Continued from Part 3…
1) Learn to compare
“Indeed, I count everything as loss because of the surpassing worth of knowing Christ Jesus my Lord. For his sake I have suffered the loss of all things and count them as rubbish, in order that I may gain Christ” (Philippians 3:8, ESV). Paul, the great Pharisee and Roman citizen who had it all, counted his life as dung. Compare.
-How kind is Jesus? He forgave your sin at the expense of His life. He blotted out your iniquities as far the east is from the west. God’s wrath was fulfilled on His Son, and not on you who deserved it. He has given you life and holds your every breath in His hand.
2) Learn to meditate
Of course, this does not mean that you are to cross your legs and hum weird noises while smoking some drug. All this means is that you slow down in this fast-paced life we live, read the Word carefully and with great caution, think hard after you’ve read the Word, after you’ve listened to a sermon, after you’ve gone to a Bible study. Discern whether what you’re being fed is actually Biblical, apply it to your life, think through what you read and listen. It doesn’t matter if you take long to understand Biblical truth, as long as you digest every single bit of it.
“Christ Jesus is the life of all the graces and comforts of a Christian in this world,” – Puritan John Fawcett.
I know some of you who are reading this entry do not like to use quotes from Christians that have preceded us except those in the Bible. It is an understandable position. But I believe there is much we can learn from men that have dedicated their entire lives to a proper exegesis of Scripture. That said, I wanna leave you with some quotes from John Calvin’s Institutes of the Christian Religion, chapter one. I believe these quotes in particular relate a lot to the subject we have been talking about.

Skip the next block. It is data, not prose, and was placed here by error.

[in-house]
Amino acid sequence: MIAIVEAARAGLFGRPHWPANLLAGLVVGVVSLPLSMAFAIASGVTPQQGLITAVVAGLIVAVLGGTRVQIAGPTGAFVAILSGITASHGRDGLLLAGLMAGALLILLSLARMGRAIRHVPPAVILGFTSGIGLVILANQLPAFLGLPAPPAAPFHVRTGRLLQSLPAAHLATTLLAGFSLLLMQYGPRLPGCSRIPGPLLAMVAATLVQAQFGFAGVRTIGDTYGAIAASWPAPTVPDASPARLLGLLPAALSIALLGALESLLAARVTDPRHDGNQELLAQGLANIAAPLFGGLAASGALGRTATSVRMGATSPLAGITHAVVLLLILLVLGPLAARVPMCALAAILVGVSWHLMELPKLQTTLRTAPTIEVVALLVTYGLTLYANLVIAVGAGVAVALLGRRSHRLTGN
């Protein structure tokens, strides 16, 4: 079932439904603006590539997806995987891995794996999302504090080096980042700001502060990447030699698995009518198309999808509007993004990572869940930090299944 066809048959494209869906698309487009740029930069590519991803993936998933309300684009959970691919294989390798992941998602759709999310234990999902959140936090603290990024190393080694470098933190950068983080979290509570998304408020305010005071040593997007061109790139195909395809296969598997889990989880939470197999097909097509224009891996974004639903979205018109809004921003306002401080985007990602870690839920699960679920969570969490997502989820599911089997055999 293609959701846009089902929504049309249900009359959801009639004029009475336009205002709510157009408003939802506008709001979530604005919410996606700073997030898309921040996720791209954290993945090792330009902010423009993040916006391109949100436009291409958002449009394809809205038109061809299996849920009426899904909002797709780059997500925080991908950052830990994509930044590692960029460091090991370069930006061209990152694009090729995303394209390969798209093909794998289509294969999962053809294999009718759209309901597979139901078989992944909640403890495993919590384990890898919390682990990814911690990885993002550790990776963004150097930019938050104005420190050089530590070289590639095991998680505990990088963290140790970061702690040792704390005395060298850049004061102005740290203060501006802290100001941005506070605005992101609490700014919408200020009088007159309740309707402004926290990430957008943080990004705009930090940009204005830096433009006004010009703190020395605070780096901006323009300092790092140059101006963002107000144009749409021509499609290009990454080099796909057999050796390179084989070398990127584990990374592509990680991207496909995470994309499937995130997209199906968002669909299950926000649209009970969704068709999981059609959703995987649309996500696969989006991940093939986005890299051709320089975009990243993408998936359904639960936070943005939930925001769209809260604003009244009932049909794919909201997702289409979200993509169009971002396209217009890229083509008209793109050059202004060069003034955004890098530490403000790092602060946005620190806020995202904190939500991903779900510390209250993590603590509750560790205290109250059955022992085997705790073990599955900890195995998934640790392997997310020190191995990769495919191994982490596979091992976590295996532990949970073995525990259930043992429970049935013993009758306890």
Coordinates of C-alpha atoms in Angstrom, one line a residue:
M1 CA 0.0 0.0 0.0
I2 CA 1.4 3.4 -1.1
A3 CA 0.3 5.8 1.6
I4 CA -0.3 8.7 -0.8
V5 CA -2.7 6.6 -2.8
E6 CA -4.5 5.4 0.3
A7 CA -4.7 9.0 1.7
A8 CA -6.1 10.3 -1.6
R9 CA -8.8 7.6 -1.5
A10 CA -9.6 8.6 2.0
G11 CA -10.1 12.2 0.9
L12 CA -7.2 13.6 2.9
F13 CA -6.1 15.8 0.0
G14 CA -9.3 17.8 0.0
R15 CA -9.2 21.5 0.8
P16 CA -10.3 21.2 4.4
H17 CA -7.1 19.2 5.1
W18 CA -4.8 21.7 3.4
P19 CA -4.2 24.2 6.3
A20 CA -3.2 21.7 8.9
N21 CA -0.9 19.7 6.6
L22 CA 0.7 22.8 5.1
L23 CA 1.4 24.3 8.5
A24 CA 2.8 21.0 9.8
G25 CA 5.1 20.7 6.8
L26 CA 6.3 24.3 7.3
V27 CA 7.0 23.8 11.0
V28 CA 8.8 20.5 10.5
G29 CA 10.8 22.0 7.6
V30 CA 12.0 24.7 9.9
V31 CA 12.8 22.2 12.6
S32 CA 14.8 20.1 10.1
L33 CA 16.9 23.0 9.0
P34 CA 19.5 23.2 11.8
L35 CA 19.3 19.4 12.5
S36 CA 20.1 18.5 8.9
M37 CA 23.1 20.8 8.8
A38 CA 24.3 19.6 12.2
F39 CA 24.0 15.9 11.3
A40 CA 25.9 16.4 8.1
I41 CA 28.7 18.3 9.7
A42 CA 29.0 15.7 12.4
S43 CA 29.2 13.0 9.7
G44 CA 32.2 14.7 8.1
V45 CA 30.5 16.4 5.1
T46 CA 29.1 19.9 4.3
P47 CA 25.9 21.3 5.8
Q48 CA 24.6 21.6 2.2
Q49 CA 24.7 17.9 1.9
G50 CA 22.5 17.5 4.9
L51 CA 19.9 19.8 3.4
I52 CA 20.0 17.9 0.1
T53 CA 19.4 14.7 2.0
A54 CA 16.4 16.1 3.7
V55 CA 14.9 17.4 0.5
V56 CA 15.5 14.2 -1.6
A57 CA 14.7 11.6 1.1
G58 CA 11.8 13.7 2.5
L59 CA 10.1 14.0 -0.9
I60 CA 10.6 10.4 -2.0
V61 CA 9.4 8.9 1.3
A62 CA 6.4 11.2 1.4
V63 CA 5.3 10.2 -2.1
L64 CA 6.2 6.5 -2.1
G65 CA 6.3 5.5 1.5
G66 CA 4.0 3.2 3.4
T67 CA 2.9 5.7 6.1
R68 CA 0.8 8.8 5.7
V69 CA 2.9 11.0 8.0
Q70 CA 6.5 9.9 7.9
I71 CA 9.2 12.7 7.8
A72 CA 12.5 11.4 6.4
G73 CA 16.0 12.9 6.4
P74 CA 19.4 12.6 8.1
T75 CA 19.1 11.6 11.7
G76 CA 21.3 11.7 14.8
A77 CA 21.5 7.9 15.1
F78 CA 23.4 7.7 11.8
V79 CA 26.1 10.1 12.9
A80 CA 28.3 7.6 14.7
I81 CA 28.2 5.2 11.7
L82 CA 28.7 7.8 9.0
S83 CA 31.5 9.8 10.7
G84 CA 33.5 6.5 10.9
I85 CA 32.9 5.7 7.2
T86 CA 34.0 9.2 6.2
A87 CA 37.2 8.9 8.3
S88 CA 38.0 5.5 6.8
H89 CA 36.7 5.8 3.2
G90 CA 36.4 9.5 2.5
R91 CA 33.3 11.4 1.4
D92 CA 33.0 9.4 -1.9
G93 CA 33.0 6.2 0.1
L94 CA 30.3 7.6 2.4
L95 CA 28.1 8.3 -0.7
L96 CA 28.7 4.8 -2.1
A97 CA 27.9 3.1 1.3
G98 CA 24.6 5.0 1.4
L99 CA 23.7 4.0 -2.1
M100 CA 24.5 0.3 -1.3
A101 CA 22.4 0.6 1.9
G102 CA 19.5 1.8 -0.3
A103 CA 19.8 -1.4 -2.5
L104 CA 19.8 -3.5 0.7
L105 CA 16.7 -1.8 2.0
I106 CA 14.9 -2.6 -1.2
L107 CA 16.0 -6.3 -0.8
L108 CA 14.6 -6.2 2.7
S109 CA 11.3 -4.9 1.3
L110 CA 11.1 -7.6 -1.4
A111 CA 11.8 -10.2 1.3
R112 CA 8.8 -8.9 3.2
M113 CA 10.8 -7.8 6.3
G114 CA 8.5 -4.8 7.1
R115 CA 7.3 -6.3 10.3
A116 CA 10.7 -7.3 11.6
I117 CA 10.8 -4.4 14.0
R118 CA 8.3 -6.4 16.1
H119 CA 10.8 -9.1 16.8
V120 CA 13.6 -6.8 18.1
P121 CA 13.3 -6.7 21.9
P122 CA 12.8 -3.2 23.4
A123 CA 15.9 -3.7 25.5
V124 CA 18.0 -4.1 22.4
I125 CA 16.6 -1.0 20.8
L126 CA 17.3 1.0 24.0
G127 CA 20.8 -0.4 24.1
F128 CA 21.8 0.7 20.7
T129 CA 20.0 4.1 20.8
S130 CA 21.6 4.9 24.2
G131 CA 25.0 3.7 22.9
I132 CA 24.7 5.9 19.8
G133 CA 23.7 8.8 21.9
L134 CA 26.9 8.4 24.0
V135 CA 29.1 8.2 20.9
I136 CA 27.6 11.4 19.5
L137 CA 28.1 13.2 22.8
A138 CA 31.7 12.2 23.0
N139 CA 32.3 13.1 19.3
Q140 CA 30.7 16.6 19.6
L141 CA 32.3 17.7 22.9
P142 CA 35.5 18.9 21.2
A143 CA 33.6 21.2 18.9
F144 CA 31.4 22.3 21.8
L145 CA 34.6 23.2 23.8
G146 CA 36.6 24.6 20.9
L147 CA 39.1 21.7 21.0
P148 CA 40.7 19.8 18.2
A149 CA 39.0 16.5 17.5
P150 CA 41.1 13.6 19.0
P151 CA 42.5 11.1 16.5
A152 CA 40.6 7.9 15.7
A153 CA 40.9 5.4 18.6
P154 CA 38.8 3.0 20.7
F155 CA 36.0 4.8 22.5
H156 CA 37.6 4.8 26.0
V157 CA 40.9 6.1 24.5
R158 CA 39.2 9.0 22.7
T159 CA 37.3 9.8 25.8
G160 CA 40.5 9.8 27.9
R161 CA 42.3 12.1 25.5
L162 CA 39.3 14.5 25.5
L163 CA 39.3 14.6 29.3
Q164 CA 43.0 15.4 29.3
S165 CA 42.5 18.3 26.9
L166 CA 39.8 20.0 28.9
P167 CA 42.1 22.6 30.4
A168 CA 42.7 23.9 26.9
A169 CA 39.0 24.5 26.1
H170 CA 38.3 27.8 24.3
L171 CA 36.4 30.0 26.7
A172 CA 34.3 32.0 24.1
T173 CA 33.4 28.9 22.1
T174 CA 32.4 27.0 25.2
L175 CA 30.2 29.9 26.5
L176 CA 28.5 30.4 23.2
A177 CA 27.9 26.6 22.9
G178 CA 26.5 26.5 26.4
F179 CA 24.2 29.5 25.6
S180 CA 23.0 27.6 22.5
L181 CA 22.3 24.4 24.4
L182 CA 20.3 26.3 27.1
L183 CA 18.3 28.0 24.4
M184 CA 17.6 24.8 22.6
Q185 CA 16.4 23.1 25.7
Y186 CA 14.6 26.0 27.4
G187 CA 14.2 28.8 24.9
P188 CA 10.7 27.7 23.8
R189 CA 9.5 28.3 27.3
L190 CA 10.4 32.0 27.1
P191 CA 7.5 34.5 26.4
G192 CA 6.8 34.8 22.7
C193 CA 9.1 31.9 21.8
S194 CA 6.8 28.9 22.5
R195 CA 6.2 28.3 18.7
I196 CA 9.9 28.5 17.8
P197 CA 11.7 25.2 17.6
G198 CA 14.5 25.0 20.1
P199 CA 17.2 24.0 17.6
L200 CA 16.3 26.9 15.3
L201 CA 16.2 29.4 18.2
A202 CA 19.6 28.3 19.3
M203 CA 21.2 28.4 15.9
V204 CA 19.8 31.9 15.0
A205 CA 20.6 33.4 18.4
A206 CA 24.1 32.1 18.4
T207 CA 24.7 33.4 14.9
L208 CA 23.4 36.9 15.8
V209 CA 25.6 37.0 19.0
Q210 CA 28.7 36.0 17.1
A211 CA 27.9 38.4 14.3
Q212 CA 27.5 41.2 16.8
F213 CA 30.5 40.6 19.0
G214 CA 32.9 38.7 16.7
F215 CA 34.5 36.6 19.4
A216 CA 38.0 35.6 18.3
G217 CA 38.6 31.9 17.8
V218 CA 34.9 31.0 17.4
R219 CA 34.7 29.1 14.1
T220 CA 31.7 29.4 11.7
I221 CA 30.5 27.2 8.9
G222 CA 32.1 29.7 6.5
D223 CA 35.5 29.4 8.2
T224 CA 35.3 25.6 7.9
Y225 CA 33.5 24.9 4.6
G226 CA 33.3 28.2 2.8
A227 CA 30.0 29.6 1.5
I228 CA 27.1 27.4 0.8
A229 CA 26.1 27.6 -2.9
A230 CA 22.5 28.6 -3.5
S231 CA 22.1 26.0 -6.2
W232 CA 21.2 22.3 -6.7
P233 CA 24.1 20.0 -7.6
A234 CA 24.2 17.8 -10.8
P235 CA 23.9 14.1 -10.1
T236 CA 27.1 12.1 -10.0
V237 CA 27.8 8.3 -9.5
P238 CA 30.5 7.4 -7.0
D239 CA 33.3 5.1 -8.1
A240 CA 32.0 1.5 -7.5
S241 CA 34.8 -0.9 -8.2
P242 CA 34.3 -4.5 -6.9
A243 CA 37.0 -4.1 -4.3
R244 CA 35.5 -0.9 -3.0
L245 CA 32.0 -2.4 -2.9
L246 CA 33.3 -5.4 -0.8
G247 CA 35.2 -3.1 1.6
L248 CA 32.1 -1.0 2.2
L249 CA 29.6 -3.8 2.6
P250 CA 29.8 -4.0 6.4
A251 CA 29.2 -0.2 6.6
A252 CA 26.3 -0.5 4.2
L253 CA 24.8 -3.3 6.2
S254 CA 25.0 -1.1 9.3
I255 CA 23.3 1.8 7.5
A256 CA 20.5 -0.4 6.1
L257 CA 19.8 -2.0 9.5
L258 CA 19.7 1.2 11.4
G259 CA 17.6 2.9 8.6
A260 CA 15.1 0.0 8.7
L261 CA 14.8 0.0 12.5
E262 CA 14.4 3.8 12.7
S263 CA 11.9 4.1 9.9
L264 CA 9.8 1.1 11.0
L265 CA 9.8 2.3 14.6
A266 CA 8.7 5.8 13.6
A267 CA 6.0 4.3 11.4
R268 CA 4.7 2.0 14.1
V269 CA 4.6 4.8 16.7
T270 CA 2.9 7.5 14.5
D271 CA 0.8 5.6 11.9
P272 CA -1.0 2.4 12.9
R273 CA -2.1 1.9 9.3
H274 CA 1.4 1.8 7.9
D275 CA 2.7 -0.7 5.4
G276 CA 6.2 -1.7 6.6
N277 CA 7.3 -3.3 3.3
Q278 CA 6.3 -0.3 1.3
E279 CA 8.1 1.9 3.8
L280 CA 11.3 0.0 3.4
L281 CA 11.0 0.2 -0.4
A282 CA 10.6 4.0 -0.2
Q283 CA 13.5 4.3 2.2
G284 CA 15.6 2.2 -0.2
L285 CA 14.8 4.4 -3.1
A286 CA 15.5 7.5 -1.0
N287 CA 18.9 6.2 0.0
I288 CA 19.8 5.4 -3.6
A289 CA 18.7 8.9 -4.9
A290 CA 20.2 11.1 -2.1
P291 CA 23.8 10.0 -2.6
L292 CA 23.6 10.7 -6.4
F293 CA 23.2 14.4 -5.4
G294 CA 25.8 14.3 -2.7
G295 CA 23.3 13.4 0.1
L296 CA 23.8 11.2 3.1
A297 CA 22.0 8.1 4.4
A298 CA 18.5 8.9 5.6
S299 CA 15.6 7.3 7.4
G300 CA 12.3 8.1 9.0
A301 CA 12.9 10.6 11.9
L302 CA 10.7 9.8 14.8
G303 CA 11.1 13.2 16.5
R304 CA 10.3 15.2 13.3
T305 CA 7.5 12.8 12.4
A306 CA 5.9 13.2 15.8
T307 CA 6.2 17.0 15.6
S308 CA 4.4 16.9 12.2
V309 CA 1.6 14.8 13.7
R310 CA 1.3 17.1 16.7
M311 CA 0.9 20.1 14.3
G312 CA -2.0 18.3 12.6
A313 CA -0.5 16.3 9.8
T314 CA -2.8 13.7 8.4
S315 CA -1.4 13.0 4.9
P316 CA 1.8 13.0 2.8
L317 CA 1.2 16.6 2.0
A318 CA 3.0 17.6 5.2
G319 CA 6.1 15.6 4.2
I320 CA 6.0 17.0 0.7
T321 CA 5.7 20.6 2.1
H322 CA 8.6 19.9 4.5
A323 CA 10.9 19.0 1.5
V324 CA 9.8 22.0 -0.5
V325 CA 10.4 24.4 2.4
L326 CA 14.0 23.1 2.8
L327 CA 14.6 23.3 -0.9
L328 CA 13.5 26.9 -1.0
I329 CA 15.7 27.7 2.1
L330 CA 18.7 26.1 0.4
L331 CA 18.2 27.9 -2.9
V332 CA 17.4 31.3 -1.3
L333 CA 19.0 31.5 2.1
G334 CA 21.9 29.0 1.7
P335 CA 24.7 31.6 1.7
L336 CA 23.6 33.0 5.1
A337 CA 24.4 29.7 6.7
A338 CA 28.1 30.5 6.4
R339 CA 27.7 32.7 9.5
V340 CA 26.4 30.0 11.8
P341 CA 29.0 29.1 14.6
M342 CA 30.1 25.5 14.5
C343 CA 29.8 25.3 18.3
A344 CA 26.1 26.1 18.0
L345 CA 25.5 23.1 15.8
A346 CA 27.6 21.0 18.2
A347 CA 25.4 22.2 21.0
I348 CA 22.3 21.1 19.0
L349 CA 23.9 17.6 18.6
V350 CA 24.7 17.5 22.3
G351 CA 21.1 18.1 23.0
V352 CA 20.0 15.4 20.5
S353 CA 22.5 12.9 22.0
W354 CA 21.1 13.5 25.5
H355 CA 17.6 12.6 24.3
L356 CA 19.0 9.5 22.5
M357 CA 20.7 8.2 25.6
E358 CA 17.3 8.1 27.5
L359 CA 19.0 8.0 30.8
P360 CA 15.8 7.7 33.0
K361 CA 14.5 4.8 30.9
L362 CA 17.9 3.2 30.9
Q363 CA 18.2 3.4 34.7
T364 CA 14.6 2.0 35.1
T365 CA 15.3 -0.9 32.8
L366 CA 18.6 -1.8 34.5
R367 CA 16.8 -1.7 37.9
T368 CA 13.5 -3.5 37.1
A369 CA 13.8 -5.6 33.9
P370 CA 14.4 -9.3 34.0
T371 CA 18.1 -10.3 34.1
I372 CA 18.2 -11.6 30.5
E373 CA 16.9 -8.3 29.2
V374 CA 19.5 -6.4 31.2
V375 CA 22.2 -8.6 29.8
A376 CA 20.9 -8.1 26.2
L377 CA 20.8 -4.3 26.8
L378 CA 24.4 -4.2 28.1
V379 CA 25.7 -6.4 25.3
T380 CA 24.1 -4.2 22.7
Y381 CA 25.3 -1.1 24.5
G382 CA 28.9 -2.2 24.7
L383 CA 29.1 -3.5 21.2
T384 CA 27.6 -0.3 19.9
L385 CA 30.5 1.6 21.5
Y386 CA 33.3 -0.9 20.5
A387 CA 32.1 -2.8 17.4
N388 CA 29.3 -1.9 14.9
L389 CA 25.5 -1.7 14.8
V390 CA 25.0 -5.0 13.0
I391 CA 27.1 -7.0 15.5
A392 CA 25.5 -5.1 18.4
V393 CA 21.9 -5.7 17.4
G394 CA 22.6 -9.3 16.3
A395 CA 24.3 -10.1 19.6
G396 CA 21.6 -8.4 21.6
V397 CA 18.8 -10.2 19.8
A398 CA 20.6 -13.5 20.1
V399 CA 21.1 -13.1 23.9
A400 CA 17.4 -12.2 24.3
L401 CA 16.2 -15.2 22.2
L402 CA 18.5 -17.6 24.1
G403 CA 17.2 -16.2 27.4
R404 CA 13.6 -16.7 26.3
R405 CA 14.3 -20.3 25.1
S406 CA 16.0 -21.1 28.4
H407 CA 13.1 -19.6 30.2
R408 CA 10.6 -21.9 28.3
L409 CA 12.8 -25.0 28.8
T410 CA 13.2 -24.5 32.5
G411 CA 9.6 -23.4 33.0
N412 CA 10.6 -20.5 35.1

“No man can survey himself without forthwith turning his thoughts towards the God in whom he lives and moves; because it is perfectly obvious that the endowments which we possess cannot possibly be from ourselves; nay, that our very being is nothing else than subsistence in God alone.”
“The infinitude of good which resides in God becomes more apparent from our poverty. In particular, the miserable ruin into which the revolt of the first man has plunged us, compels us to turn our eyes upwards.”
“We cannot aspire to Him in earnest until we have begun to be displeased with ourselves.”
“For (such is our innate pride) we always seem to ourselves just, and upright, and wise, and holy, until we are convinced, by clear evidence, of our injustice, vileness, folly, and impurity.”
“Men are never duly touches and impressed with a conviction of their insignificance, until they have contrasted themselves with the majesty of God.”